tip and the mixing chamber, D the diameter of the inner or
outer rotor, and N the rotor speed in rpm. The outer diameter
of the rotor was 37.5 mm with d 1.8 mm, and the inner
diameter of the rotor was 12 mm with d 27.3 mm. Thus
we took the maximum value of g_ 54:5 s21 ; estimated
from the expression given above, to approximately represent the intensity of mixing in the Brabender Plasticorder at
a rotor speed of 50 rpm. We are well aware of the fact that
the simplistic approach adopted here is not rigorous, but we

have done this only to relate the intensity of mixing to shear


rate, thus enabling us to estimate the viscosity ratio of the
constituent components. Throughout this paper, we put
emphasis on the viscosity ratio of the constituent components to interpret the morphology evolution observed during
compounding in a Brabender Plasticorder.
Fig. 3 shows the SEM images of the 30/70, 50/50, and 70/
30 nylon 6/HDPE blends, which were prepared at 2408C at a
rotor speed of 50 rpm for 2, 5, and 10 min, where the dark
areas represent the nylon 6 phase and the light areas represent the HDPE phase. Note that since Tm of nylon 6 is 2218C
and Tm of HDPE is 1258C, the HDPE melts first, forming the
matrix phase in which nylon 6 pellets are suspended until
the temperature reaches 2218C. Upon melting at 2218C, the
nylon 6 becomes droplets and then two possibilities exist:
either nylon 6 droplets remain as the discrete phase and are
dispersed in the HDPE matrix or the discrete phase of nylon
6 transforms into the continuous phase, thus phase inversion
takes place.
In Fig. 3(a)(c) we observe that (i) after 2 min of mixing
the 30/70 nylon 6/HDPE blend already formed a well-established dispersed morphology, in which the nylon 6 forms

J.K. Lee, C.D. Han / Polymer 40 (1999) 62776296

6281

Fig. 3. SEM images describing the effect of mixing time (2, 5, or 10 min) on the morphology evolution in the 30/70, 50/50, and 70/30 nylon 6/HDPE blends
during compounding at a rotor speed of 50 rpm and at 2408C in a Brabender Plasticorder.

droplets and is dispersed in the HDPE matrix; and (ii) the


same morphology persisted when the mixing time was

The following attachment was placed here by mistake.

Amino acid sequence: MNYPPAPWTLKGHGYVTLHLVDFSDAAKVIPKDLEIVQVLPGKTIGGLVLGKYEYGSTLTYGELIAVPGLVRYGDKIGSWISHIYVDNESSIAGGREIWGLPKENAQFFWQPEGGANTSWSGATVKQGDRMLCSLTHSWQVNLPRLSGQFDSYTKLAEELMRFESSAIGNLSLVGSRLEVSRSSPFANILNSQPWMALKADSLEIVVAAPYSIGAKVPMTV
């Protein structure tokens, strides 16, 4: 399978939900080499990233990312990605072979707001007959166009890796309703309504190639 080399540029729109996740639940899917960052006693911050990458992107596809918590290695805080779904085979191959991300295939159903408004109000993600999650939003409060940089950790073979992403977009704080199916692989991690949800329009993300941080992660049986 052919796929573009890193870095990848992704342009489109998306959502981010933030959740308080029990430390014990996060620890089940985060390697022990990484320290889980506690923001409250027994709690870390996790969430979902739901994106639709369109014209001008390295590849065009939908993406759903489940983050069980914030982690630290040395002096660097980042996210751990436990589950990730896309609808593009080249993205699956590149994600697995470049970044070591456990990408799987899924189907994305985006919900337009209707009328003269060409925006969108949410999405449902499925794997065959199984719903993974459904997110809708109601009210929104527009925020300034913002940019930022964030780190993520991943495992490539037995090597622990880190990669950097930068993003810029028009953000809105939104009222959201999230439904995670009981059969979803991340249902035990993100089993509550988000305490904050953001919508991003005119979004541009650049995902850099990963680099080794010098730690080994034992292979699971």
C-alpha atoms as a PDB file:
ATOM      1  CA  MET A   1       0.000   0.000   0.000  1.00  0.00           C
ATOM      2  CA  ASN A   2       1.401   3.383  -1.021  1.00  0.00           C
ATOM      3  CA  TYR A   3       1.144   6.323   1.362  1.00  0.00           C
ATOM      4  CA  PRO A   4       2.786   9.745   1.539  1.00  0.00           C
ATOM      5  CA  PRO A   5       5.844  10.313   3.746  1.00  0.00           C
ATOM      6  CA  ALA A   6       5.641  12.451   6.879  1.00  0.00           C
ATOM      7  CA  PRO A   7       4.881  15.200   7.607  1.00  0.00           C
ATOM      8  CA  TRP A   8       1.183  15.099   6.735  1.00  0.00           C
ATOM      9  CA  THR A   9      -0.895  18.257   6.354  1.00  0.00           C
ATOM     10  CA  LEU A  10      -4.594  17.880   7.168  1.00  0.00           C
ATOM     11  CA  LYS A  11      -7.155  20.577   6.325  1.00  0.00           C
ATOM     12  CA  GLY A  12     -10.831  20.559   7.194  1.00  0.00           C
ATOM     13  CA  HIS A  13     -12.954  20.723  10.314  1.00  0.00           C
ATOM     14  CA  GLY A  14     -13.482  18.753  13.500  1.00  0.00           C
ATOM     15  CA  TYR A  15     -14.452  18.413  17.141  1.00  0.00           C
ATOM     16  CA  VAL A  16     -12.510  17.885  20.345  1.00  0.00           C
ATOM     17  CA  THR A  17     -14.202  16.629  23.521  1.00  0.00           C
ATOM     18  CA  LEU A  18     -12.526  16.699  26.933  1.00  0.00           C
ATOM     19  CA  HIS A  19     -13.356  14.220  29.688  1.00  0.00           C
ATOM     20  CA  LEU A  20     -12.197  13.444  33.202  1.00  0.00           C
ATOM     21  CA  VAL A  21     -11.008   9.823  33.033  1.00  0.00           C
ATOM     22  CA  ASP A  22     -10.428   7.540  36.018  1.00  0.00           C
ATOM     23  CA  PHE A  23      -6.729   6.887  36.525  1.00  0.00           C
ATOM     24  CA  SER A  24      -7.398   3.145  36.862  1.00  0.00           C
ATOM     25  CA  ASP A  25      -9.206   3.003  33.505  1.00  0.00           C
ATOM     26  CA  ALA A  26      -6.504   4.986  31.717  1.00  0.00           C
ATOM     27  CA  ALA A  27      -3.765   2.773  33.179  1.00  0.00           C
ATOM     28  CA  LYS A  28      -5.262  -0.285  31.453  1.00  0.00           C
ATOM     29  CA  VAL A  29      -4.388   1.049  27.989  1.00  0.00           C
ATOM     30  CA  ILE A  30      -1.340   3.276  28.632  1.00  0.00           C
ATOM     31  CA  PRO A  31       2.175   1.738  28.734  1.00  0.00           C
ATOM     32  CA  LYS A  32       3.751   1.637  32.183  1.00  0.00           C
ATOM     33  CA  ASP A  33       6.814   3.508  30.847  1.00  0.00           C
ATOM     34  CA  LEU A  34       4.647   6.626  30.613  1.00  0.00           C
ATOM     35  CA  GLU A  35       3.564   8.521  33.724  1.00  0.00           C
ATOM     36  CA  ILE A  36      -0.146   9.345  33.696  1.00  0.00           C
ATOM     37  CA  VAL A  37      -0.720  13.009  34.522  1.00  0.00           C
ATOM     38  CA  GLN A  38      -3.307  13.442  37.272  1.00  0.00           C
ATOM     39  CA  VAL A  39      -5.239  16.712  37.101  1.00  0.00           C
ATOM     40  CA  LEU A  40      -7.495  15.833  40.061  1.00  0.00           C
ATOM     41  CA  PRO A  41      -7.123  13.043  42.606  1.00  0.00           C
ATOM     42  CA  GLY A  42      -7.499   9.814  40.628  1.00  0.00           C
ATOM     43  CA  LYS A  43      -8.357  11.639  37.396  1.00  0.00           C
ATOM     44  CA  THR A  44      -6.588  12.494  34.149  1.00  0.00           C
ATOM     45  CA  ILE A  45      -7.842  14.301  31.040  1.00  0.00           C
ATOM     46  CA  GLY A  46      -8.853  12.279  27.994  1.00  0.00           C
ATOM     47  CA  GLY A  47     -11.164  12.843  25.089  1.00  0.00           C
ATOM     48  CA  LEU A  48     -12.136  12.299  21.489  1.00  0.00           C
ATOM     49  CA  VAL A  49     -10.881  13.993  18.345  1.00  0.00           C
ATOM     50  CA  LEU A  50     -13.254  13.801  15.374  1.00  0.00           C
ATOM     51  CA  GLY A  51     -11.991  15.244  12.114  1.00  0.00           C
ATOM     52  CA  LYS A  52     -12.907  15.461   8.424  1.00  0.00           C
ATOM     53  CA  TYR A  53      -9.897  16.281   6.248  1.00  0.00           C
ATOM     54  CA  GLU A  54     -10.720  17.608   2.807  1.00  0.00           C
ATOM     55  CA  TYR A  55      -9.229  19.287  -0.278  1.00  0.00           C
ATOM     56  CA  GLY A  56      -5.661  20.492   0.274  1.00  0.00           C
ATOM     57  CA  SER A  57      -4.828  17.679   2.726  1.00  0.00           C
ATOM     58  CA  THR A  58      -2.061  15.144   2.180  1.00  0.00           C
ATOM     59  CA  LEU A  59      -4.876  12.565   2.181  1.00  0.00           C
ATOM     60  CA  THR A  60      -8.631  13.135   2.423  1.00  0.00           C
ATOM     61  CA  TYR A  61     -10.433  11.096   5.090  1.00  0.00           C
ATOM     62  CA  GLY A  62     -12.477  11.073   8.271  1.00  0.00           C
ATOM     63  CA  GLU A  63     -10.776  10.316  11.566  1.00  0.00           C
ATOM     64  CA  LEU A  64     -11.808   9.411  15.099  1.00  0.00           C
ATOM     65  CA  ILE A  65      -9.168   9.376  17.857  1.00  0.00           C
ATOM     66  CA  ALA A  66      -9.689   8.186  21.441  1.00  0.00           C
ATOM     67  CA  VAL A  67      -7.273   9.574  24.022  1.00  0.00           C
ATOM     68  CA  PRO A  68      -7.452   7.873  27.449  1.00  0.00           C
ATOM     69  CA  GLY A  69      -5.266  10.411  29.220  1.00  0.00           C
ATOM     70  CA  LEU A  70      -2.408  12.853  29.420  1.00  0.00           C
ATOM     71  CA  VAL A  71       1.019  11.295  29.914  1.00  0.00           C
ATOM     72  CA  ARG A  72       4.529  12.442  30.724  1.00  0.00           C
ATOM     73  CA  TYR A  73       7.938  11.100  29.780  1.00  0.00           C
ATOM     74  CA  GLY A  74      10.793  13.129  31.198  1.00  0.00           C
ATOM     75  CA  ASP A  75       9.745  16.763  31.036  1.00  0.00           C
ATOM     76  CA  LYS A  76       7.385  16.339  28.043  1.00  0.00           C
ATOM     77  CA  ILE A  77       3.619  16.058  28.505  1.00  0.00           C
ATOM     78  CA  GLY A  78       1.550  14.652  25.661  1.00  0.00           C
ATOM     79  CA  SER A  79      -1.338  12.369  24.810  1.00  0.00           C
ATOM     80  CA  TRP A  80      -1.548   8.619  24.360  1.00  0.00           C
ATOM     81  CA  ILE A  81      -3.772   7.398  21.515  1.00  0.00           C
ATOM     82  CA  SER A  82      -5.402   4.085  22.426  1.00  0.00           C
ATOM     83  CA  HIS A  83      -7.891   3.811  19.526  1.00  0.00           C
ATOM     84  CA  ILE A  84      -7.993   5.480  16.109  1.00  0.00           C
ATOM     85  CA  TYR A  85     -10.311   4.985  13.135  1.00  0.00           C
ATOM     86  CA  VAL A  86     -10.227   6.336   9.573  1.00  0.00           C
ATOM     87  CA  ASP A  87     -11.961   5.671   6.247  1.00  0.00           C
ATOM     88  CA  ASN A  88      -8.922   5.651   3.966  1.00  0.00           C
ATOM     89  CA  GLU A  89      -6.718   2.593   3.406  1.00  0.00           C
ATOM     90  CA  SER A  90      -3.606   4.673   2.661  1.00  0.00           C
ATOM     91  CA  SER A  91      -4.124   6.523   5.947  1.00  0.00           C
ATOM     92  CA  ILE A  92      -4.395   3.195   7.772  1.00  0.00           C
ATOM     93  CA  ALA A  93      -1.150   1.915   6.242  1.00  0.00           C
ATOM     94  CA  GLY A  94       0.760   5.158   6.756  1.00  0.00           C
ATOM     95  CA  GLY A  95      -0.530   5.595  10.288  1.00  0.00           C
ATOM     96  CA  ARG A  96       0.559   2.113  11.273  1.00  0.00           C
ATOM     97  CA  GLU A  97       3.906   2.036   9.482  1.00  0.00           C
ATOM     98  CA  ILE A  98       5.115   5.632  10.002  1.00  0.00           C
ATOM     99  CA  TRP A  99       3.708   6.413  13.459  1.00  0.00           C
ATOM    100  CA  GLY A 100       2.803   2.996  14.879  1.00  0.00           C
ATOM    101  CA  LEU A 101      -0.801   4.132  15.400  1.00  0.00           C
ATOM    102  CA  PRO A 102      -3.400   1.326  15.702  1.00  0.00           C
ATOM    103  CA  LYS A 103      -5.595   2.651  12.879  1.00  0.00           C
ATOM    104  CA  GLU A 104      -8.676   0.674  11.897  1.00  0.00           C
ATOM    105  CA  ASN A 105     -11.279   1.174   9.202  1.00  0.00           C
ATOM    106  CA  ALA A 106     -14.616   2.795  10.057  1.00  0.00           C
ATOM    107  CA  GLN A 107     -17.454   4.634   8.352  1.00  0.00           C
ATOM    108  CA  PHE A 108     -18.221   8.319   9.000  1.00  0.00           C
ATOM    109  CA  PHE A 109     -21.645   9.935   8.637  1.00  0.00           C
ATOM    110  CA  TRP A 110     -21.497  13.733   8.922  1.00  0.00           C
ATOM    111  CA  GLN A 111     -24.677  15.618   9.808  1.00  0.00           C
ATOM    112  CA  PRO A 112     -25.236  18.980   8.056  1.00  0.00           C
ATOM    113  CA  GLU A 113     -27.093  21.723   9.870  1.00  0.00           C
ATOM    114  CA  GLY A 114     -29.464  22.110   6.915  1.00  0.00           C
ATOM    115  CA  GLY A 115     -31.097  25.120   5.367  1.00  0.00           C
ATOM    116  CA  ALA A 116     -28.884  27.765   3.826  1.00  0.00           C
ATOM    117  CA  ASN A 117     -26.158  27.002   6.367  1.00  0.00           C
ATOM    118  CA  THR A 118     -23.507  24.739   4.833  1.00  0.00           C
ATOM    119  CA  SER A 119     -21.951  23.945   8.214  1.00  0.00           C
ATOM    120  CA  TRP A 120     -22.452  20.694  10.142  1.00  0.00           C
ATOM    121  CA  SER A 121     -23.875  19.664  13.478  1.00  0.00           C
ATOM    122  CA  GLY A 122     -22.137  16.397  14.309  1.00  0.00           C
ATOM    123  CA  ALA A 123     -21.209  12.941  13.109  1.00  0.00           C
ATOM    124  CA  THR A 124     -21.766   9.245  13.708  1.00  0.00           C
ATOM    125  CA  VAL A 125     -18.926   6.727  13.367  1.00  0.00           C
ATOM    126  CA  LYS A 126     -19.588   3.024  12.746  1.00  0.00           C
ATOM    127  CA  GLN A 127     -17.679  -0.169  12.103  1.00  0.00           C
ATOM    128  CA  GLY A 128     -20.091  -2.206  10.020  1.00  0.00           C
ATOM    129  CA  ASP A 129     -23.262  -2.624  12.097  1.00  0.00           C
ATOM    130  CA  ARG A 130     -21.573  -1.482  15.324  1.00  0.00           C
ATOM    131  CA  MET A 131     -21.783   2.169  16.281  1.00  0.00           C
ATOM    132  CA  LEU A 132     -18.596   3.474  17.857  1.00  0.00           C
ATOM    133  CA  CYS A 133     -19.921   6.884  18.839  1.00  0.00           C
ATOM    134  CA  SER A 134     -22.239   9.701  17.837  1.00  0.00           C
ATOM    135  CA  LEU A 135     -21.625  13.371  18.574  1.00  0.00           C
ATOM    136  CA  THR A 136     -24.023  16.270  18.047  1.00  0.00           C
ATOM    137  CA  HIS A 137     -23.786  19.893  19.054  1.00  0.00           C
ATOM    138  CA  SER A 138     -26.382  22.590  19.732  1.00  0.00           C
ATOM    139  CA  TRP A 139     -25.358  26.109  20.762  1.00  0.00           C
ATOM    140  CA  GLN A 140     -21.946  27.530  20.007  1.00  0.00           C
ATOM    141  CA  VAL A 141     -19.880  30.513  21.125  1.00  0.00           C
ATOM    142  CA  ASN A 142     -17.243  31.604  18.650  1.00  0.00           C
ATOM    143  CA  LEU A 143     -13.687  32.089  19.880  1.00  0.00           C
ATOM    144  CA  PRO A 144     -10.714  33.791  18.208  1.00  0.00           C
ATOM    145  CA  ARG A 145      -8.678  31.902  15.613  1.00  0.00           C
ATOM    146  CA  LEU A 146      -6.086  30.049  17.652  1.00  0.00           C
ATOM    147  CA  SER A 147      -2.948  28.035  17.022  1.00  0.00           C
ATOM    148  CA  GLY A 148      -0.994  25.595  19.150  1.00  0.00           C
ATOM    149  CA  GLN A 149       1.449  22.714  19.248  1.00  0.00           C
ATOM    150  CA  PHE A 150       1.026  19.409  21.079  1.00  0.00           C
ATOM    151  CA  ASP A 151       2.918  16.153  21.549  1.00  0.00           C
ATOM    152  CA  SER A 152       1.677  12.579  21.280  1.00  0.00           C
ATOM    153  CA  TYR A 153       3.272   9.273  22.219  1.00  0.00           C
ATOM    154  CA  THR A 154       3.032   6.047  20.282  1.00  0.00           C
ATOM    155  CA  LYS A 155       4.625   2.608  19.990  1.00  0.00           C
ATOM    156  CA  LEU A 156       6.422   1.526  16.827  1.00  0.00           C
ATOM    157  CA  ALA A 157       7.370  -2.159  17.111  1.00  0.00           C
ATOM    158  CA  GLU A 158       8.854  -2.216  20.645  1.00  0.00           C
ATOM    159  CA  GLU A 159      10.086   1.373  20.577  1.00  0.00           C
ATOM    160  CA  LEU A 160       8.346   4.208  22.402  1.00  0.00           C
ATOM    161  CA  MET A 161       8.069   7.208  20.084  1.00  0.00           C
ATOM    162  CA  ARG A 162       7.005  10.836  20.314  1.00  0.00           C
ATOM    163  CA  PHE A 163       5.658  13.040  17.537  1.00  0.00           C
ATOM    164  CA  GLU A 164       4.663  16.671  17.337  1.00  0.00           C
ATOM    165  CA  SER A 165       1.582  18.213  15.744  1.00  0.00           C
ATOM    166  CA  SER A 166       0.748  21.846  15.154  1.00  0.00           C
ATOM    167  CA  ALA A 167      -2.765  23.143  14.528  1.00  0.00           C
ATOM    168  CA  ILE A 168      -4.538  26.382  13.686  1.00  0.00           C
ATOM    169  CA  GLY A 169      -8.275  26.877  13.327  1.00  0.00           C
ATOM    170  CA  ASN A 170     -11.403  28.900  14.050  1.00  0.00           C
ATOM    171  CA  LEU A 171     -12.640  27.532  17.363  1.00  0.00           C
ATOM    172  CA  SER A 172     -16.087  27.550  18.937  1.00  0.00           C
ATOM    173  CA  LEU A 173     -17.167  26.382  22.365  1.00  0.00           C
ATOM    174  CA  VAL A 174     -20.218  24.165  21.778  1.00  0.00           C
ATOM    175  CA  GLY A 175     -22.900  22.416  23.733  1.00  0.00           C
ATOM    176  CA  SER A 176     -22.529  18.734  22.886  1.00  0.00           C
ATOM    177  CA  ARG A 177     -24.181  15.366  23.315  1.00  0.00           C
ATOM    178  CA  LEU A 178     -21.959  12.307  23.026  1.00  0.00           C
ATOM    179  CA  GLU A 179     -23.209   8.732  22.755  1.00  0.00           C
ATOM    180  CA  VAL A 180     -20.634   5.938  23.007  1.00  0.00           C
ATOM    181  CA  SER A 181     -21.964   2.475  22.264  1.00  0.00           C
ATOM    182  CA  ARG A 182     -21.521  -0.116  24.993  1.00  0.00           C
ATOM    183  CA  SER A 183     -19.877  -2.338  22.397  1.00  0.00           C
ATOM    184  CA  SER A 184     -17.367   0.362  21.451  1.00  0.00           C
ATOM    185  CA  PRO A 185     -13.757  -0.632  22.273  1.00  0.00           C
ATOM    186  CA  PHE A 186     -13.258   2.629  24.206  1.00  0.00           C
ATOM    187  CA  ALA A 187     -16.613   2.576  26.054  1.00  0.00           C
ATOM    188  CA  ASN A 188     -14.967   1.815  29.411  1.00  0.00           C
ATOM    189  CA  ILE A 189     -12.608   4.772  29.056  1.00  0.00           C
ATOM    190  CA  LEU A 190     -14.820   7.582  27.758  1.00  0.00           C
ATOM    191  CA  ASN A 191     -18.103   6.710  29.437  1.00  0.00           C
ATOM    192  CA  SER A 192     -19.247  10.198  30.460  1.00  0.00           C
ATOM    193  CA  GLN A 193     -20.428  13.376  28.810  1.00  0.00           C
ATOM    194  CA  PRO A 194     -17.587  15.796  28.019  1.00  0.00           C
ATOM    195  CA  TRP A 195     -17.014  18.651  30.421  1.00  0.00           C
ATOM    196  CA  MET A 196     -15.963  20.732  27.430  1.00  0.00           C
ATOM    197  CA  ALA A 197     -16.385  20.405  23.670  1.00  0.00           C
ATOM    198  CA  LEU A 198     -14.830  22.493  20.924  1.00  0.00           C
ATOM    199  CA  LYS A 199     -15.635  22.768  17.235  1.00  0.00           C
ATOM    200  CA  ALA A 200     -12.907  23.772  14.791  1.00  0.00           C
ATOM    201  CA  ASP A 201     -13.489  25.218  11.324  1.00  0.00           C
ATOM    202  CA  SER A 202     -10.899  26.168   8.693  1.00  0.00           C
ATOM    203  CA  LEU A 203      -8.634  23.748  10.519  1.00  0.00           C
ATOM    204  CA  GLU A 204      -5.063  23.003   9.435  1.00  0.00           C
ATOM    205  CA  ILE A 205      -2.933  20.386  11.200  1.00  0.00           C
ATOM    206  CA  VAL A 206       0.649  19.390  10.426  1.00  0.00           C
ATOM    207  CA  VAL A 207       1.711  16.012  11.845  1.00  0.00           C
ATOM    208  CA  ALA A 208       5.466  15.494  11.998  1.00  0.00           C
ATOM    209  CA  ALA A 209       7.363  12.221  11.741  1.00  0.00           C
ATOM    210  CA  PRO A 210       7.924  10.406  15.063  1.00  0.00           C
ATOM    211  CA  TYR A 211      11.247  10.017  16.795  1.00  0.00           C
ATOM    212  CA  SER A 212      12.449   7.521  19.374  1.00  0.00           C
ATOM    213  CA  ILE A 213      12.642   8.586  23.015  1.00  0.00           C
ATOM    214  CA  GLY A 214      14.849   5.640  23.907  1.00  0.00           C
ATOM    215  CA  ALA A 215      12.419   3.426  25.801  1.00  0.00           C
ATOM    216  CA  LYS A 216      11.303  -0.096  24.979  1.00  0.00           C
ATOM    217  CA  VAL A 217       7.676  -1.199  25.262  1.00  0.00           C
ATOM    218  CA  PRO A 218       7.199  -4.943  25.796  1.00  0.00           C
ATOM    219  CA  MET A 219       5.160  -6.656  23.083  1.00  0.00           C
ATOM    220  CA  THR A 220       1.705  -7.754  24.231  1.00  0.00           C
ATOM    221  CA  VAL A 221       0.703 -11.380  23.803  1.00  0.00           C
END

extended to 10 min. The readers are reminded that the
HDPE has a higher viscosity than the nylon 6 (see Fig. 2).
Thus we are led to conclude that blend ratio determined the
state of dispersion in the 30/70 nylon 6/HDPE blend.
If blend ratio were to determine the mode of dispersion in
the 70/30 nylon 6/HDPE blend, we expect that the major
component nylon 6 would form the continuous phase and
the minor component HDPE would form the discrete phase.
This means that phase inversion must take place after a
sufficiently long mixing time, because the HDPE melts
first form the continuous phase while the nylon 6 stays as
solid pellets until the melt blending temperature reaches the
Tm (2218C) of nylon 6. Indeed the SEM micrographs of the
70/30 nylon 6/HDPE blend demonstrates this being the case,
as can be seen in Fig. 3(g)(i). Specifically, during the
initial 2 min of mixing, nylon 6 formed the discrete phase
(dark holes in Fig. 3(g)) and the HDPE formed the continuous phase. As the mixing continued for 5 min, we observed
a co-continuous morphology consisting of interconnected
structures of nylon 6 and HDPE (Fig. 3(h)). As the mixing
continued for 10 min, we observed a dispersed morphology
in which HDPE is dispersed in the continuous nylon 6 phase
(Fig. 3(i)).
In Fig. 3(d)(f) we observe a morphology evolution in the
50/50 nylon 6/HDPE blend, which is very similar to that in
the 70/30 nylon 6/HDPE blend discussed earlier (Fig. 3(g)

(i)). The blend composition being symmetric in the 50/50


nylon 6/HDPE blend, we conclude that the viscosity ratio
determined the state of dispersion in that the more viscous
HDPE formed the discrete phase and the less viscous nylon 6
formed the continuous phase.
What is of great interest in Fig. 3 is that a co-continuous
morphology is a transitory morphological state, through
which one mode of dispersed morphology is transformed
into an another mode of dispersed morphology. In other
words, we tentatively conclude that the co-continuous
morphology observed in the 50/50 and 70/30 nylon 6/
HDPE blends is not stable. If we did not continue melt
blending experiment for a sufficiently long period (say
10 min), we might have erroneously concluded that the
50/50 and 70/30 nylon 6/HDPE blends have a co-continuous
morphology. This observation suggests that melt blending
be continued for a sufficiently long period in order to
observe a stable phase morphology in immiscible polymer
blends.
3.2. Morphology evolution in blends consisting of two
amorphous polymers
3.2.1. PMMA/PS blends
The upper panel of Fig. 4 gives log h versus log g_ plots
for PMMA and PS at 1608C, 1708C, 1808C, 2008C, 2208C,
and 2408C for g_ 0:0011000 s21 : It can be seen that the
viscosity of PMMA is much greater than that of PS over the

6282

J.K. Lee, C.D. Han / Polymer 40 (1999) 62776296

Fig. 4. (a) The upper panel describes the shear rate dependence of viscosity for PMMA (open symbols) and PS (filled symbols) at various temperatures: (W, X)
1608C; (K, O) 1708C; (A, B) 1808C; (L, P) 2008C; (W, X) 2208C; (S, V) 2408C. (b) The lower panel describes the temperature dependence of viscosity ratio,